If you teach in Korea long enough, you will realize how much Koreans are proud of their culture and history and because of this they do their best to preserve their ancient wonders. As of 2016, Korea has 12 UNESCO World Heritage sites. If a location is deemed to have cultural or physical significance, the UN will help to ensure that it remains protected. The nomination process can take years and only a certain amount of locations will be designated a World Heritage site in any given year. This year, I was invited by my Korean friends to participate in the Amsa-dong Prehistoric Settlement Site.Read More
Teachers Share their Experiences While Living Abroad!
I’ve been working with Chungdahm Academy in South Korea for over 3 years now. Until recently, I had yet to travel home to America for a visit or any country whose primary language is English. My friends who had gone back to America for a vacation said that being home would feel weird. I did not really believe them until recently, when I went home for a vacation. Here are a few observations I made when I went back:
Deciding where to teach English in a foreign country can be a daunting task. When deciding where to teach, there are many pros and cons to consider. Having worked in Korea for over three years now, I have found numerous reasons why I love this country so much . Here are the top 5 reasons why you should consider teach abroad in Korea.Read More
The final days of 2014 are officially here! Last week, I gave a recap of four memorable spots that I visited for the first time this past year. Click here to check out that post, or keep reading to see the final four adventures that you definitely need to put on your bucket lists for 2015!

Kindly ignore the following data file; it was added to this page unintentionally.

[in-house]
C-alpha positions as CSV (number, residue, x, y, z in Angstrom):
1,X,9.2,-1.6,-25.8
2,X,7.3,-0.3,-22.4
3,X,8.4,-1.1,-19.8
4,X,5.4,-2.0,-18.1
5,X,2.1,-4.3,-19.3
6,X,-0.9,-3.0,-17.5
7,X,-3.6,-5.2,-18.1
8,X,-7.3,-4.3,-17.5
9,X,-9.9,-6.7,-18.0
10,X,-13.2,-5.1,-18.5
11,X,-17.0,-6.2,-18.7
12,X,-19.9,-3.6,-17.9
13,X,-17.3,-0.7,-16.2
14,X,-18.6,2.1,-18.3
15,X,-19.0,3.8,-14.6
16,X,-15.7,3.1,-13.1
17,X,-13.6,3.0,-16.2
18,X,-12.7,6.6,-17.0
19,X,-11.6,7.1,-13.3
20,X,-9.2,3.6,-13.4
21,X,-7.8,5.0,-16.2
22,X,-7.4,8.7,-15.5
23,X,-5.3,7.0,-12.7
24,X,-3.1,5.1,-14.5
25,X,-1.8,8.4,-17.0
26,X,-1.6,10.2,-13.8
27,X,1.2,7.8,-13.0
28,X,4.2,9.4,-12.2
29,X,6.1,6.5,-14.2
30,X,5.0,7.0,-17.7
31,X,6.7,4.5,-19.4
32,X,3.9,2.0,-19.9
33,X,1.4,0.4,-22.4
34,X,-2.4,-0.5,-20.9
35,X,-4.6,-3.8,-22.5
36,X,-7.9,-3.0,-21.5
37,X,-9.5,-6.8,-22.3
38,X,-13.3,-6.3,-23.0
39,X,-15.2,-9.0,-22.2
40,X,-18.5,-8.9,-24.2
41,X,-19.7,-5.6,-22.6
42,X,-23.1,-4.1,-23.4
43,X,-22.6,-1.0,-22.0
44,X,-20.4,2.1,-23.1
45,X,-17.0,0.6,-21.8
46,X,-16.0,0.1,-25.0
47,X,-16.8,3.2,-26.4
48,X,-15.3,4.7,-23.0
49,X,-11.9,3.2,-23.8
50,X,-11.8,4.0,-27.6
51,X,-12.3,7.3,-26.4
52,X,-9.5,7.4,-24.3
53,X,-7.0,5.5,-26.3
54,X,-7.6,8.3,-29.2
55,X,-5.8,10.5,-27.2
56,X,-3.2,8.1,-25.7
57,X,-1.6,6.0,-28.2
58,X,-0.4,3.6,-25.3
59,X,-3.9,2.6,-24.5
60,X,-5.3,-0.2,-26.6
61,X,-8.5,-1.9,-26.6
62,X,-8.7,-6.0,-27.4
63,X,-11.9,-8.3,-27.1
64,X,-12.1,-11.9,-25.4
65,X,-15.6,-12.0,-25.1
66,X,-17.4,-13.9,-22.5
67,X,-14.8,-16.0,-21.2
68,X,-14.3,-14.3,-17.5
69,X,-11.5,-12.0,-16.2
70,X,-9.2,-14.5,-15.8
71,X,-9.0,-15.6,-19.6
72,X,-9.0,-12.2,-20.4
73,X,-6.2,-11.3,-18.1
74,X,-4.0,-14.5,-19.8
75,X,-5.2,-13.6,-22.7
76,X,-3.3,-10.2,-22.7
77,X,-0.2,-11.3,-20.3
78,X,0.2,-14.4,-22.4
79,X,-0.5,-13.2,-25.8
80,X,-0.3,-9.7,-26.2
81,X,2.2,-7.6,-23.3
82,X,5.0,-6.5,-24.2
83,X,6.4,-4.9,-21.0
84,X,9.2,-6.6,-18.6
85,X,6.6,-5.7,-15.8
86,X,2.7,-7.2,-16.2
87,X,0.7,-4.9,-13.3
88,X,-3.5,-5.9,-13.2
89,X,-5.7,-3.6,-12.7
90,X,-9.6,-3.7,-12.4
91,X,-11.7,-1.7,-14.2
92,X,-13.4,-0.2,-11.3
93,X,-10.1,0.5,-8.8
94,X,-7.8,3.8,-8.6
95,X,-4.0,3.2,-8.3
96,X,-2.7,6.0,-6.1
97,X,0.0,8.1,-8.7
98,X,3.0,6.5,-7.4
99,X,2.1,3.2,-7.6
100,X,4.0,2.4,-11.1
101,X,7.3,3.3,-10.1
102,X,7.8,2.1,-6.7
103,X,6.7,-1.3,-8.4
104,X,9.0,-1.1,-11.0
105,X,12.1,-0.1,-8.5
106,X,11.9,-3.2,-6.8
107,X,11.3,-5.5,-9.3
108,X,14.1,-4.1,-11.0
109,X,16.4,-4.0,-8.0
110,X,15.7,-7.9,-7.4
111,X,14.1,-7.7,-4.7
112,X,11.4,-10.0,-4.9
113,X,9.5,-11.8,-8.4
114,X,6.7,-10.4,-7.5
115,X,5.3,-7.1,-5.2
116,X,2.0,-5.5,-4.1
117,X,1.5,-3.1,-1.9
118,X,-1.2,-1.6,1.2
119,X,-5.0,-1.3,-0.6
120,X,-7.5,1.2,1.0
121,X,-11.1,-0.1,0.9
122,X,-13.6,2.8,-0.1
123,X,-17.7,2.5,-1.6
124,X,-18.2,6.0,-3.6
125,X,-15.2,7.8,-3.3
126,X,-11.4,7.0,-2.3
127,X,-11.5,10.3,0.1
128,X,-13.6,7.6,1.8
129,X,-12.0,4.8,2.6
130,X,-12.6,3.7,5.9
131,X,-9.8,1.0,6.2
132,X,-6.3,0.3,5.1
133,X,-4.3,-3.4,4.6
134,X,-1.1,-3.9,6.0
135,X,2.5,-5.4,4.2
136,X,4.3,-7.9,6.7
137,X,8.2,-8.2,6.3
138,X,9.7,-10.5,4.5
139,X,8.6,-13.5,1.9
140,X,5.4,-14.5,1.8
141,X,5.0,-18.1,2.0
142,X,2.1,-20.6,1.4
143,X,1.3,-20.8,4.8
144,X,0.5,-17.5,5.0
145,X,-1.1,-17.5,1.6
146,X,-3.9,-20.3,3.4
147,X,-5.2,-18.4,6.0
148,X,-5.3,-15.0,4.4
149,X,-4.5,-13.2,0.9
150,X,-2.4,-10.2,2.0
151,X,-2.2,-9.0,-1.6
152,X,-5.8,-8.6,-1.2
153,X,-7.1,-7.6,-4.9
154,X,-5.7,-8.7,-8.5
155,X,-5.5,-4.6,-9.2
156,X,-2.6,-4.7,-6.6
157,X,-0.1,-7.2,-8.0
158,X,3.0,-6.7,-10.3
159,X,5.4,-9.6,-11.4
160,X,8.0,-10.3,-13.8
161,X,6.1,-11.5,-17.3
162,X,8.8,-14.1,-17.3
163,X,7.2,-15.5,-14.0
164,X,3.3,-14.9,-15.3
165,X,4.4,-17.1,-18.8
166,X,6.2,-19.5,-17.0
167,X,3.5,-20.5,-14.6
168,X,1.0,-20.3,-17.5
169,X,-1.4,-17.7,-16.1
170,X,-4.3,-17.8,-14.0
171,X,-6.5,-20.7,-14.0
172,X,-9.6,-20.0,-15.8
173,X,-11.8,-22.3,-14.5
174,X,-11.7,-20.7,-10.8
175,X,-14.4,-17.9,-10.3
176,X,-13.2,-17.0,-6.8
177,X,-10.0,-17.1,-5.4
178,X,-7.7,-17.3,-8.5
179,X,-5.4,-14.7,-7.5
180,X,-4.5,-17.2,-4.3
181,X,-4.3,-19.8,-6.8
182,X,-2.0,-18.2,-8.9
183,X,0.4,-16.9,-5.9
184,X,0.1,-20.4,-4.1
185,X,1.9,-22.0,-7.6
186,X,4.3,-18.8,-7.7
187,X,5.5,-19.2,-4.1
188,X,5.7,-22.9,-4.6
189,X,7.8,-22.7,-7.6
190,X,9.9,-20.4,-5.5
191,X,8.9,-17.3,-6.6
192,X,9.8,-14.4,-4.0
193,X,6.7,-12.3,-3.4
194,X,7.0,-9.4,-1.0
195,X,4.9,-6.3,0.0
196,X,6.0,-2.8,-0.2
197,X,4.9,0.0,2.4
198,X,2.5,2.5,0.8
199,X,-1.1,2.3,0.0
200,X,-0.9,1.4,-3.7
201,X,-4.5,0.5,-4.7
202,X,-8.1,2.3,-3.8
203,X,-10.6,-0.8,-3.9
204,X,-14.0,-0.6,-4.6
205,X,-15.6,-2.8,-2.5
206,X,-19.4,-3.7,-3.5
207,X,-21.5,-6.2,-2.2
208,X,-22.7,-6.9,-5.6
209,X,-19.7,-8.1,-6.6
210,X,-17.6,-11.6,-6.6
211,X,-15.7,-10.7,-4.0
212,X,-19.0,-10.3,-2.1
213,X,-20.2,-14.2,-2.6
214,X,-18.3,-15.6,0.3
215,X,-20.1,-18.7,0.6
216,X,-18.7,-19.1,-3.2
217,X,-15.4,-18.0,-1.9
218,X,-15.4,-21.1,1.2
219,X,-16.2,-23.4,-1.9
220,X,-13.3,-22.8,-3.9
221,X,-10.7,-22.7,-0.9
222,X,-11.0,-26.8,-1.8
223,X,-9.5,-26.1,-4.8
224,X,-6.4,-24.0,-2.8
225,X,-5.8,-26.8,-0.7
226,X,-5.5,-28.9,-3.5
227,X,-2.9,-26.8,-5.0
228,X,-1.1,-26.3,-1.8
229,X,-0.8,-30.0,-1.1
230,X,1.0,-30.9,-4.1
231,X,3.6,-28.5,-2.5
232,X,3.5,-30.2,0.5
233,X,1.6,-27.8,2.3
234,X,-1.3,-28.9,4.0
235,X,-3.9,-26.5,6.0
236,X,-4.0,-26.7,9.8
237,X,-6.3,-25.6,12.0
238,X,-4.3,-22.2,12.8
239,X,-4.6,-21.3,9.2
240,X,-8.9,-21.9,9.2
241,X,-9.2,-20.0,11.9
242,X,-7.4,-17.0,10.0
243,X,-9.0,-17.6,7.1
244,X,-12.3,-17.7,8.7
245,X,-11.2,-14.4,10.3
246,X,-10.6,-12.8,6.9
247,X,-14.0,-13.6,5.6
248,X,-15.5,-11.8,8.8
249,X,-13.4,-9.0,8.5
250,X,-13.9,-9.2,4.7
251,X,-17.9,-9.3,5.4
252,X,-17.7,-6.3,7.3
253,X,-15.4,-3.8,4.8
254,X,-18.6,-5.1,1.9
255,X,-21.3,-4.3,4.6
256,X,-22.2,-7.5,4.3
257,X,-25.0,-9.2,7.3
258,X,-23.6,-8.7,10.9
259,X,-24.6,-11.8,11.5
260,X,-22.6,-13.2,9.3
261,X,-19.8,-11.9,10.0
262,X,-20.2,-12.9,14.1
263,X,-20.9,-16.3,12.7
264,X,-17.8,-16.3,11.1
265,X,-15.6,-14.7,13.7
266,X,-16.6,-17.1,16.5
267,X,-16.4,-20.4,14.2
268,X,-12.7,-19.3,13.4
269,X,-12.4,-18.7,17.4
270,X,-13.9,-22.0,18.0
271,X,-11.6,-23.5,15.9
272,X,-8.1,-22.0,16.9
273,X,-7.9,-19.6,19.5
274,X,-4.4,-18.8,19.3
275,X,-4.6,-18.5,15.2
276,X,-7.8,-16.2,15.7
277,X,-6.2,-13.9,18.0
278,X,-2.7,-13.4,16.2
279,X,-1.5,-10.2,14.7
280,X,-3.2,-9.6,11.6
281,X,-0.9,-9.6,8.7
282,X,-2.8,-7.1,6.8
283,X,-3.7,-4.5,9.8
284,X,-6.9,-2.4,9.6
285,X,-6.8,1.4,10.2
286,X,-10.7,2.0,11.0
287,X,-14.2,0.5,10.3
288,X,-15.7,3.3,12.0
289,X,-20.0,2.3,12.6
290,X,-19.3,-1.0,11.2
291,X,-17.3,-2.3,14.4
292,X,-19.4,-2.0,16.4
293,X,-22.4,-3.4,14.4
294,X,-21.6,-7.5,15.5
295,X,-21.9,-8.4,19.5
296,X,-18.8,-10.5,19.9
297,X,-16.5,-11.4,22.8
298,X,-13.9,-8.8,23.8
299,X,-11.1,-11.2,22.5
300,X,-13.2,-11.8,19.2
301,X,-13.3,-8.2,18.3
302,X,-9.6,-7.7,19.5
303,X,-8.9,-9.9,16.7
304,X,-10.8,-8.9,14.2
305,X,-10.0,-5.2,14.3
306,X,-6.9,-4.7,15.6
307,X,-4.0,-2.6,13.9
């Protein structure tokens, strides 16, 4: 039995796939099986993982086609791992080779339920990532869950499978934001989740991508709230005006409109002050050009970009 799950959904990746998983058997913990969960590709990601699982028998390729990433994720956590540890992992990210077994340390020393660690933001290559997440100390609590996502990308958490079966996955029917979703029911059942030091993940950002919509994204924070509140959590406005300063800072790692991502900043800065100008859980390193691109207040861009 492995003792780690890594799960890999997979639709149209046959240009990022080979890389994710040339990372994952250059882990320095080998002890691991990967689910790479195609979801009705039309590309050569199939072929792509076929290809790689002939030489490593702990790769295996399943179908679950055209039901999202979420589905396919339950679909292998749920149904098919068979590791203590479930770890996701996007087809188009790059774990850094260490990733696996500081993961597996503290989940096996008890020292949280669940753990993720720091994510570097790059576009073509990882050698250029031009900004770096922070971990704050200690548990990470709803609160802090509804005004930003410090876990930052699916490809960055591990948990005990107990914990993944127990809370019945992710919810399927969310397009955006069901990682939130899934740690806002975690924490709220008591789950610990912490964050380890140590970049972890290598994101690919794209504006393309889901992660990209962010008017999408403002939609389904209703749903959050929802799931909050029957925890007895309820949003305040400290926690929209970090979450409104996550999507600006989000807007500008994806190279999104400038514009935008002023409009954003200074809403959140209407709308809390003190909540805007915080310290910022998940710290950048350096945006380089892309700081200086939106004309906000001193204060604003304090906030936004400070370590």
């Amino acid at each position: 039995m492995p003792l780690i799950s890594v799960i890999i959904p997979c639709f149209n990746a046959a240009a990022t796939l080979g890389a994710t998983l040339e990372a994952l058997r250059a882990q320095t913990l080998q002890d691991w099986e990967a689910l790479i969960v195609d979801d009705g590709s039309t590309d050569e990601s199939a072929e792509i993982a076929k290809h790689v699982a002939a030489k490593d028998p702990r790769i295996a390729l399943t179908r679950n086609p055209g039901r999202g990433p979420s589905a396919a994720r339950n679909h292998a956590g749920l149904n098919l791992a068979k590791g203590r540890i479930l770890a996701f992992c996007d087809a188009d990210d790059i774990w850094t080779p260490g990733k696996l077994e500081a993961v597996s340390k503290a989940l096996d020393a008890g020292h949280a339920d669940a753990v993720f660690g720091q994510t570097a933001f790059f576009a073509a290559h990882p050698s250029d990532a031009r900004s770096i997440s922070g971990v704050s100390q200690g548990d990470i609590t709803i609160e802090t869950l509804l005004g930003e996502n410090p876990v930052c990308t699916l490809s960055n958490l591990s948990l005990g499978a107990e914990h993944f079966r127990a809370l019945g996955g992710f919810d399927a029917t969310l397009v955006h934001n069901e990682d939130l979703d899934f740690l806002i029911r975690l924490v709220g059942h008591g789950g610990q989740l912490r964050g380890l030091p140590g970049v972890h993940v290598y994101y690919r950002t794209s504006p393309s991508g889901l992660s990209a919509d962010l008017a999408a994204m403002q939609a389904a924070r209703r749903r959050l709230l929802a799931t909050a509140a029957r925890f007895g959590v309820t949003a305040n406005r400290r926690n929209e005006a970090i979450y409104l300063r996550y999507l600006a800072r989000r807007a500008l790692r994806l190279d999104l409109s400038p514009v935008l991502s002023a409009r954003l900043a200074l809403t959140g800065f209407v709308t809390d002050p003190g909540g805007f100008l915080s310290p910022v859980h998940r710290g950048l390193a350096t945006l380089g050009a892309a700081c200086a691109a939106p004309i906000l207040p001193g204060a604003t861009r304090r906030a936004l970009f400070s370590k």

Celebrating your birthday abroad can be a daunting thought if you are used to partying with your family and friends. It is a time when you feel very homesick, especially when your birthday is in the heart of the Korean winter time. In South Africa this time of year it is sunny and my birthday is usually outdoors at a beach or in a sunny warm spot. Coming to Korea I have had to become used to a cold and often snowy birthday. So, to tackle the blues I have come up with alternative ways to enjoy birthdays in Korea. All you need is a group of good friends who love adventure and don't mind venturing into the freezing cold.
Moving to the other side of the world is no easy feat. In getting to Korea, a lot of the process is assisted by Aclipse, especially when it comes to all of your paperwork. Packing for Korea is somewhat daunting, but thanks to packing guides from my fellow bloggers, I think you're pretty well set with advice. Recently, I made the big move from Korea back to the U.S., after three years of accumulating way more stuff that I'd realized. Here are my dos and don'ts for packing up to leave Korea at the end of your contract...
Hiking in Korea, as you've probably heard, is basically the national pastime. This past autumn, I've taken full advantage of Korea's mountainous terrain, trying to hike every weekend. With the weather getting cold, my friends and I carefully mapped out the final hikes of 2014. My favorite was a local hike, in my city of Incheon, at the nearby Ganghwa Island where we climbed up the famed Manisan.
Within the past week or two, I've felt a marked difference in the temperature outside. Specifically, what I've noticed is the humidity. While Korea's hottest days are still a month or so away, we also have the rainy season, which technically has already begun. So what to do on those weekends when you want to go explore and be social, but between the rain and/or the heat, you don't want to spend time outside? Well, check out this handy list of the top air-conditioned activities to check out in Seoul this summer!
In a good way, of course. Here's what I mean: no matter how much you prepare for a big move to another city, state, or country, you're bound to find aspects of life in the new place that completely surprise you. Maybe it's just a larger degree of something you already expected, or maybe it's something you didn't anticipate at all. Regardless, this is just the reality of going to a new place. Here are four aspects of life in Korea that surprised me...